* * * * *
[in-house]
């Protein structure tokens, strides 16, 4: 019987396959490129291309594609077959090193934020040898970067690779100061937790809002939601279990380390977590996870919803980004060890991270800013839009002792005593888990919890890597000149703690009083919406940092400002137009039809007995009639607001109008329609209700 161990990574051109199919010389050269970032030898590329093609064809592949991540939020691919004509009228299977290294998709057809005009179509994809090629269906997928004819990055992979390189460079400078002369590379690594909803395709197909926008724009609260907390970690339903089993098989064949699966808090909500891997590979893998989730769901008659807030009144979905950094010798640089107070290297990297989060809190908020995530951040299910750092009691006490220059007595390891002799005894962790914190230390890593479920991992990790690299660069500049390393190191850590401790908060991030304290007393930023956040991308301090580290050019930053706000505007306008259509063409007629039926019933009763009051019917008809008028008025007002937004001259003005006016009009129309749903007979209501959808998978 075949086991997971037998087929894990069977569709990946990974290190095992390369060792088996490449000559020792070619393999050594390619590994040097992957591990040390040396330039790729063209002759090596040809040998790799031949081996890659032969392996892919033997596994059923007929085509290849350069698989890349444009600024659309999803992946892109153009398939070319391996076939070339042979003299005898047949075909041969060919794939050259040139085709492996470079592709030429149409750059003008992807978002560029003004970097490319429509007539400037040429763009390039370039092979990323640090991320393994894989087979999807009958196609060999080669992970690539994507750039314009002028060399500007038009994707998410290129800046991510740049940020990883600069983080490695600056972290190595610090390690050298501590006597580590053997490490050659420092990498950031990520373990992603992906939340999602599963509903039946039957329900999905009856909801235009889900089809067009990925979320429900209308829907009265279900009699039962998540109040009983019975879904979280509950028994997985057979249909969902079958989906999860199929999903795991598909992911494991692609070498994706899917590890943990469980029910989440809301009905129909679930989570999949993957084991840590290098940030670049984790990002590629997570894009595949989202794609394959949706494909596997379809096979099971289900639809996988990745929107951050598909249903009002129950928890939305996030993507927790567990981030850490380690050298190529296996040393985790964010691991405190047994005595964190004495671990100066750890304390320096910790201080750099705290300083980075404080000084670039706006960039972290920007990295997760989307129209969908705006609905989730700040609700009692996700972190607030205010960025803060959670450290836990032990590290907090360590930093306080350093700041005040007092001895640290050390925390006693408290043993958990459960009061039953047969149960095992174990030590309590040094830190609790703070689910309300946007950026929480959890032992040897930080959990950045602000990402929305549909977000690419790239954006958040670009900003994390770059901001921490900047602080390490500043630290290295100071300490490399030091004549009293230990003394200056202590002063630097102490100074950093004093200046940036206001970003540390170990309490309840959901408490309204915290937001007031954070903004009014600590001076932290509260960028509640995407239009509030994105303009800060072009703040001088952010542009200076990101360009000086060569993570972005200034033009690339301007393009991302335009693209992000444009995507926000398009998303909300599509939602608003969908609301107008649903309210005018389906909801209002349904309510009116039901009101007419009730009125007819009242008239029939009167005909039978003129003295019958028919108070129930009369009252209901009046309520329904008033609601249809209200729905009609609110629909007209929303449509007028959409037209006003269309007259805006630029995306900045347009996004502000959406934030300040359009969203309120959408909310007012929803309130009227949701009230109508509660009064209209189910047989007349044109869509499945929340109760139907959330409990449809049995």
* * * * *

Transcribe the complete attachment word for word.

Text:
[in-house]
């Protein structure tokens, strides 16, 4: 019987396959490129291309594609077959090193934020040898970067690779100061937790809002939601279990380390977590996870919803980004060890991270800013839009002792005593888990919890890597000149703690009083919406940092400002137009039809007995009639607001109008329609209700 161990990574051109199919010389050269970032030898590329093609064809592949991540939020691919004509009228299977290294998709057809005009179509994809090629269906997928004819990055992979390189460079400078002369590379690594909803395709197909926008724009609260907390970690339903089993098989064949699966808090909500891997590979893998989730769901008659807030009144979905950094010798640089107070290297990297989060809190908020995530951040299910750092009691006490220059007595390891002799005894962790914190230390890593479920991992990790690299660069500049390393190191850590401790908060991030304290007393930023956040991308301090580290050019930053706000505007306008259509063409007629039926019933009763009051019917008809008028008025007002937004001259003005006016009009129309749903007979209501959808998978 075949086991997971037998087929894990069977569709990946990974290190095992390369060792088996490449000559020792070619393999050594390619590994040097992957591990040390040396330039790729063209002759090596040809040998790799031949081996890659032969392996892919033997596994059923007929085509290849350069698989890349444009600024659309999803992946892109153009398939070319391996076939070339042979003299005898047949075909041969060919794939050259040139085709492996470079592709030429149409750059003008992807978002560029003004970097490319429509007539400037040429763009390039370039092979990323640090991320393994894989087979999807009958196609060999080669992970690539994507750039314009002028060399500007038009994707998410290129800046991510740049940020990883600069983080490695600056972290190595610090390690050298501590006597580590053997490490050659420092990498950031990520373990992603992906939340999602599963509903039946039957329900999905009856909801235009889900089809067009990925979320429900209308829907009265279900009699039962998540109040009983019975879904979280509950028994997985057979249909969902079958989906999860199929999903795991598909992911494991692609070498994706899917590890943990469980029910989440809301009905129909679930989570999949993957084991840590290098940030670049984790990002590629997570894009595949989202794609394959949706494909596997379809096979099971289900639809996988990745929107951050598909249903009002129950928890939305996030993507927790567990981030850490380690050298190529296996040393985790964010691991405190047994005595964190004495671990100066750890304390320096910790201080750099705290300083980075404080000084670039706006960039972290920007990295997760989307129209969908705006609905989730700040609700009692996700972190607030205010960025803060959670450290836990032990590290907090360590930093306080350093700041005040007092001895640290050390925390006693408290043993958990459960009061039953047969149960095992174990030590309590040094830190609790703070689910309300946007950026929480959890032992040897930080959990950045602000990402929305549909977000690419790239954006958040670009900003994390770059901001921490900047602080390490500043630290290295100071300490490399030091004549009293230990003394200056202590002063630097102490100074950093004093200046940036206001970003540390170990309490309840959901408490309204915290937001007031954070903004009014600590001076932290509260960028509640995407239009509030994105303009800060072009703040001088952010542009200076990101360009000086060569993570972005200034033009690339301007393009991302335009693209992000444009995507926000398009998303909300599509939602608003969908609301107008649903309210005018389906909801209002349904309510009116039901009101007419009730009125007819009242008239029939009167005909039978003129003295019958028919108070129930009369009252209901009046309520329904008033609601249809209200729905009609609110629909007209929303449509007028959409037209006003269309007259805006630029995306900045347009996004502000959406934030300040359009969203309120959408909310007012929803309130009227949701009230109508509660009064209209189910047989007349044109869509499945929340109760139907959330409990449809049995």